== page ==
With their large body size, powerful jaws, large teeth, speed, endurance, and habit of hunting in packs, wolves are keenly adapted to hunt large prey. In the central and northern Rocky Mountains of the United States and Canada, elk are often the favored prey, but deer and moose are more important in some areas. Despite their hunting abilities, the majority of wolf hunts are unsuccessful. Wolves are selective hunters and tend to prey mainly on younger, older, and debilitated animals. This can leave prey herds with more animals of prime age and in good health, thereby enhancing productivity.
Wolves will also scavenge carrion and eat smaller animals. They also kill and feed on domestic livestock, especially cattle and sheep.
A pack establishes a territory and defends it against neighboring packs. Territory boundaries and sizes can vary from year to year, but usually average about 140-400 square miles. Territory size is often smaller when prey is common and other packs live nearby.
Howling is a common behavior in wolves that helps pack members communicate and stay together. Howls can be heard from as far as five miles away. The howls of wolves tend to be long and drawn out compared to the shorter yapping sounds made by coyotes. Wolves also growl and bark.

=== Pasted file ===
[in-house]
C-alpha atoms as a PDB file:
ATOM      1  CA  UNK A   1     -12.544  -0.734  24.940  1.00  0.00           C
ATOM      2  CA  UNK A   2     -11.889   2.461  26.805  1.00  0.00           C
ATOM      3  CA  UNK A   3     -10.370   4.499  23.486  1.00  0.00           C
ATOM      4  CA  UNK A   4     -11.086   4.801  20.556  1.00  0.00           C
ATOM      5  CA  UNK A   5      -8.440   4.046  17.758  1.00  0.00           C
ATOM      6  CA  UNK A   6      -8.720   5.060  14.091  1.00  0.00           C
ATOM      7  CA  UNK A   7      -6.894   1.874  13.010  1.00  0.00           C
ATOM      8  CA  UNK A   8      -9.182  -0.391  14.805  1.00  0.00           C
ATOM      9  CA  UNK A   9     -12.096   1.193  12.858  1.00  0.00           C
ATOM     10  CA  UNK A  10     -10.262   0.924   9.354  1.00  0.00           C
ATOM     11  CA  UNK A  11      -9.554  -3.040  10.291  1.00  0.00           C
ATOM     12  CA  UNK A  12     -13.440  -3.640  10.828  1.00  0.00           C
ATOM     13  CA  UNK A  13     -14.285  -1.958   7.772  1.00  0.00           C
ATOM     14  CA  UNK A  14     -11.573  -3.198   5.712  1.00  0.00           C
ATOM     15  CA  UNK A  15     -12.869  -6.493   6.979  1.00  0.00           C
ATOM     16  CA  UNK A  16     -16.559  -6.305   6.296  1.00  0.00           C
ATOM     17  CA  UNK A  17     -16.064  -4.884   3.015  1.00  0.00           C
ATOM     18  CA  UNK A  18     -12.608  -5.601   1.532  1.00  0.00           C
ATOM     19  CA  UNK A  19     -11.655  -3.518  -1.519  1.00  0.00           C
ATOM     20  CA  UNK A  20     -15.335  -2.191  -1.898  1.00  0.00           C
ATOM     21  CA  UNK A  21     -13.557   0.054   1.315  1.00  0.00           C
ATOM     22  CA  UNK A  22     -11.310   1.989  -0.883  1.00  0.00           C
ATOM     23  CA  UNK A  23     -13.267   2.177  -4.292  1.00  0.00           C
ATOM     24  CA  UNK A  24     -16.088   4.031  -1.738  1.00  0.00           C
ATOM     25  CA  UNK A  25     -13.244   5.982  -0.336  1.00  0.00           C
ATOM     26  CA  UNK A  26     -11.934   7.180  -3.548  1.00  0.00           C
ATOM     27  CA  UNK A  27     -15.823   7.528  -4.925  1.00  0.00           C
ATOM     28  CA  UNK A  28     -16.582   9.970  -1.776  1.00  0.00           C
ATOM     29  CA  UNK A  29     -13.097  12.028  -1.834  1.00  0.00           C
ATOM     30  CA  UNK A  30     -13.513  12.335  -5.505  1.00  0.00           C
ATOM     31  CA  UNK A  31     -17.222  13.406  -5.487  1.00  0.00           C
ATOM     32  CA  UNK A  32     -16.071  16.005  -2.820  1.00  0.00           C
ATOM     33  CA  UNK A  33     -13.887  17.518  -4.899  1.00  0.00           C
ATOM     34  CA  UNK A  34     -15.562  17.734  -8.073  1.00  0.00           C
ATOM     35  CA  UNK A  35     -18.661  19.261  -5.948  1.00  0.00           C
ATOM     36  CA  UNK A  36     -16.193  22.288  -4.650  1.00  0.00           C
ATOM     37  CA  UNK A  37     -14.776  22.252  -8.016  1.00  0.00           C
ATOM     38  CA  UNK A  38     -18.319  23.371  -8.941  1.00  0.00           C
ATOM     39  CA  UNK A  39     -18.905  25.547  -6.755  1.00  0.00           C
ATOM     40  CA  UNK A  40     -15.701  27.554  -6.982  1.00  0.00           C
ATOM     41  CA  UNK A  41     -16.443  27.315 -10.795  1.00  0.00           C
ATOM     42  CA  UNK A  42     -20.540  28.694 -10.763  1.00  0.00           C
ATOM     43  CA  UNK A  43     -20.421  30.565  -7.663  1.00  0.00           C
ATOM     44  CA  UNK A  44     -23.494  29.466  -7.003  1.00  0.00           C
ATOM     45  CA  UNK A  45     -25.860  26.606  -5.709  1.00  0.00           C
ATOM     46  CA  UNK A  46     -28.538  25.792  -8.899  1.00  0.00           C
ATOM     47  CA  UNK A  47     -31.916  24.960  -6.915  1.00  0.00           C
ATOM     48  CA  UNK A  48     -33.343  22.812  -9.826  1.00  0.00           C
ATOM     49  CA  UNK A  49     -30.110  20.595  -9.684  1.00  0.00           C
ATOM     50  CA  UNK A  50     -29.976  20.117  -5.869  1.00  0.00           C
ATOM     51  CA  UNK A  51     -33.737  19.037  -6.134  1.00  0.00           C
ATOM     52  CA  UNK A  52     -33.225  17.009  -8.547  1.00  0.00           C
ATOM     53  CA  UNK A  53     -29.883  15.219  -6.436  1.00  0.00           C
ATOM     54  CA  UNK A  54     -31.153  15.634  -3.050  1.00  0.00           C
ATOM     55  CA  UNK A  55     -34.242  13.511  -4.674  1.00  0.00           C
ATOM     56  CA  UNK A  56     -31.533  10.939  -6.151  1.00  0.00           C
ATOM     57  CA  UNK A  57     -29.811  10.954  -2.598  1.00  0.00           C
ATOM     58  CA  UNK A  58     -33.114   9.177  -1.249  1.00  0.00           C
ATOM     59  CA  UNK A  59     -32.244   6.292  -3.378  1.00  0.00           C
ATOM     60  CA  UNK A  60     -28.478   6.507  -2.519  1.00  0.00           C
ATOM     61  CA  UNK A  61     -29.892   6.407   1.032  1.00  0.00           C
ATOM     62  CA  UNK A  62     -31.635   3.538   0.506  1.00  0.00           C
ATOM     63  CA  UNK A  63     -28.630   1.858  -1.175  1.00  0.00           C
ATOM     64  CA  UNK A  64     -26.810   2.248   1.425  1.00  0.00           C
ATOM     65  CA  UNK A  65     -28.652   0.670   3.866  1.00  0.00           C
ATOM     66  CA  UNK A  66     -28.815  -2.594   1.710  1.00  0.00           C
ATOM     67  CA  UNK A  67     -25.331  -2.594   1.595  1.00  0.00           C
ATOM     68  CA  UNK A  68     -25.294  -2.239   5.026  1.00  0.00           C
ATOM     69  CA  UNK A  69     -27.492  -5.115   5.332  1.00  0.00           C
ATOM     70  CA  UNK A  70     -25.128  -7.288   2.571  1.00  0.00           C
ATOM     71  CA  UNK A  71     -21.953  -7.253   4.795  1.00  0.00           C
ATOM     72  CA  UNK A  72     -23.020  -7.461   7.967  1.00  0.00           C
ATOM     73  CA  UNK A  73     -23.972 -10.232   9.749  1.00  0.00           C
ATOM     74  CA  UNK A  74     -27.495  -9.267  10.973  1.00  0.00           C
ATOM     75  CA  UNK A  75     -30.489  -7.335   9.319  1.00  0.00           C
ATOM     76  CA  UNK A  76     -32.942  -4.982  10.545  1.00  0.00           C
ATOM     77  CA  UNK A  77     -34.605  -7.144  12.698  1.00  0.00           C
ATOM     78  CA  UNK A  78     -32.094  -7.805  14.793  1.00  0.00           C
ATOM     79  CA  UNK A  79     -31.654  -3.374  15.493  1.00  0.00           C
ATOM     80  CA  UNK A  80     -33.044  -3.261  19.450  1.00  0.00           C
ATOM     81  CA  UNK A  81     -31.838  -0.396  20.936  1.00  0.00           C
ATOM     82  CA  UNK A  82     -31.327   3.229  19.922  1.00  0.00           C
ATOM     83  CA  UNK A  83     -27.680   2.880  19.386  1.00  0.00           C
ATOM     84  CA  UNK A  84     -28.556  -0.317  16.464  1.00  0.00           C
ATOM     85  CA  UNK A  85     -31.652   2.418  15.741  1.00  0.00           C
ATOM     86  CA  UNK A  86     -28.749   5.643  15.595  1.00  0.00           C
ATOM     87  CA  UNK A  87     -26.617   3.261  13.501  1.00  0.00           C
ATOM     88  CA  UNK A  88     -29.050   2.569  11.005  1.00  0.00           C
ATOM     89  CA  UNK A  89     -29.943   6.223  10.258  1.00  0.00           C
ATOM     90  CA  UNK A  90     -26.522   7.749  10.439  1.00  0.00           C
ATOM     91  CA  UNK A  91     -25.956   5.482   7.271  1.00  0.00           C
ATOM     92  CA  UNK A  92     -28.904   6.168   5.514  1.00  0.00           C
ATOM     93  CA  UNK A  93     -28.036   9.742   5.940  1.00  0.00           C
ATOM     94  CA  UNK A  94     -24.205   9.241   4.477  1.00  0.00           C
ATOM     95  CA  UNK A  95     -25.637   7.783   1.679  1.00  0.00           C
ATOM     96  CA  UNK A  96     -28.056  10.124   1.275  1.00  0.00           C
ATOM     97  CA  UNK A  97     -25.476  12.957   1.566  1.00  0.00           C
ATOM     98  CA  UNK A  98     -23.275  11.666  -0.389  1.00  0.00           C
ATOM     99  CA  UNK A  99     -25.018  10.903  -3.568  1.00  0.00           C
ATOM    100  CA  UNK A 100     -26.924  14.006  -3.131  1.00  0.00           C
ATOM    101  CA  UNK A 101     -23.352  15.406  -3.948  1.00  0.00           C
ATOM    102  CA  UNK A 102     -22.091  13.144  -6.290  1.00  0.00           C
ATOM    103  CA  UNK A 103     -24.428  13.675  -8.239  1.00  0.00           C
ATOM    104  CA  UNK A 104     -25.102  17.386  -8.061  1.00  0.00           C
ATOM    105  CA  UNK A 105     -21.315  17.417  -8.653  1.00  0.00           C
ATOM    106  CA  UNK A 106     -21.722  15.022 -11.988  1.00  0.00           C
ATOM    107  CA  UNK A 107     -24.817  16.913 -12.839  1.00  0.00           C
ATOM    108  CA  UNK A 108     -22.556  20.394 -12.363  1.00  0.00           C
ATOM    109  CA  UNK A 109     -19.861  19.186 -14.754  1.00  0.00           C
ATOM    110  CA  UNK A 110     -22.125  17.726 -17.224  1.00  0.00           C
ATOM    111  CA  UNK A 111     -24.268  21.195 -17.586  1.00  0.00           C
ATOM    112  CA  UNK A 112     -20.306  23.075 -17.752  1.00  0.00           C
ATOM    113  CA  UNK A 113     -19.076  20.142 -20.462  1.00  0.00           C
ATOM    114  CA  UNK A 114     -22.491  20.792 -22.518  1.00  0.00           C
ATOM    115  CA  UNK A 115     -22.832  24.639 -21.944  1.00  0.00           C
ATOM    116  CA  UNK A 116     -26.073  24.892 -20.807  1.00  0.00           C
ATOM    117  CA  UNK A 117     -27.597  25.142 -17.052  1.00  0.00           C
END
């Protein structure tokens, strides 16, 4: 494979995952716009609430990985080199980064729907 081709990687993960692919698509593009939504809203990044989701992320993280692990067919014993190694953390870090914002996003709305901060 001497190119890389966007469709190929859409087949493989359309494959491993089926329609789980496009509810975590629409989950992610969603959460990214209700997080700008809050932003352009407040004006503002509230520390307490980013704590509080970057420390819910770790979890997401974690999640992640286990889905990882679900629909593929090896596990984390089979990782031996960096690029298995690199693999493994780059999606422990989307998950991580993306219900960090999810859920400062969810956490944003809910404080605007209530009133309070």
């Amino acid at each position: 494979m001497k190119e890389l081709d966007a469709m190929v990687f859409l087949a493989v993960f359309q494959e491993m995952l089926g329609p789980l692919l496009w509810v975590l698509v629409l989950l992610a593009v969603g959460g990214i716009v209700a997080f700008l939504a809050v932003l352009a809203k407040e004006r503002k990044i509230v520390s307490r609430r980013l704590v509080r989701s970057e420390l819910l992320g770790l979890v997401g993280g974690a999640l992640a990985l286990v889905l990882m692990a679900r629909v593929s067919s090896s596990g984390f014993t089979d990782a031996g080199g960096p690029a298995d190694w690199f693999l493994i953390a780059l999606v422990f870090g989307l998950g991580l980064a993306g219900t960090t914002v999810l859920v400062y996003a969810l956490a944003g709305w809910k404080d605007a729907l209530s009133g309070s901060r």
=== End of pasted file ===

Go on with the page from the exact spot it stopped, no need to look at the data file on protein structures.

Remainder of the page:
Most young wolves leave their birth pack at two to three years of age to search for a mate and to start a new pack of their own. Dispersing wolves move about 60 miles on average, but can travel more than 500 miles.
Few wolves live more than 5 years in the wild, although individuals have been known to reach 12 years of age.
In the northwestern United States, most wolves die from human causes such as control efforts to stop livestock depredation or illegal hunting. However, in areas where wolves are fully protected, such as large national parks, most wolves die from territorial conflicts with wolves in neighboring packs, starvation, or disease.
Wolves are highly adaptable and can live in a variety of habitats as long as sufficient prey is available. In the northwestern United States and western Canada, wolves are most common in forested areas with relatively flat, open spaces such as river valleys and basins where prey are easier to chase and catch. Wolf populations fare best in areas where conflicts with humans are low. These tend to be locations with extensive public lands, few or no livestock, few roads, and low human densities.
Wolves can benefit natural plant and animal communities in a number of ways. Wolf predation can prevent the overpopulation of prey, thereby helping maintain the natural occurrence of some plant and other wildlife species in ecosystems. (For example, in Olympic National Park where wolves were eliminated, over-browsing by too many elk during the past 80-100 years has caused substantial changes in riparian habitats, including severe declines in small and medium-sized cottonwood and maple trees.)
Increased availability of wolf-killed carcasses can help scavenging animals, such as black bears, grizzly bears, wolverines, foxes, mink, ravens, magpies, jays, crows, golden eagles, bald eagles, and vultures, especially during winter when other foods become scarce.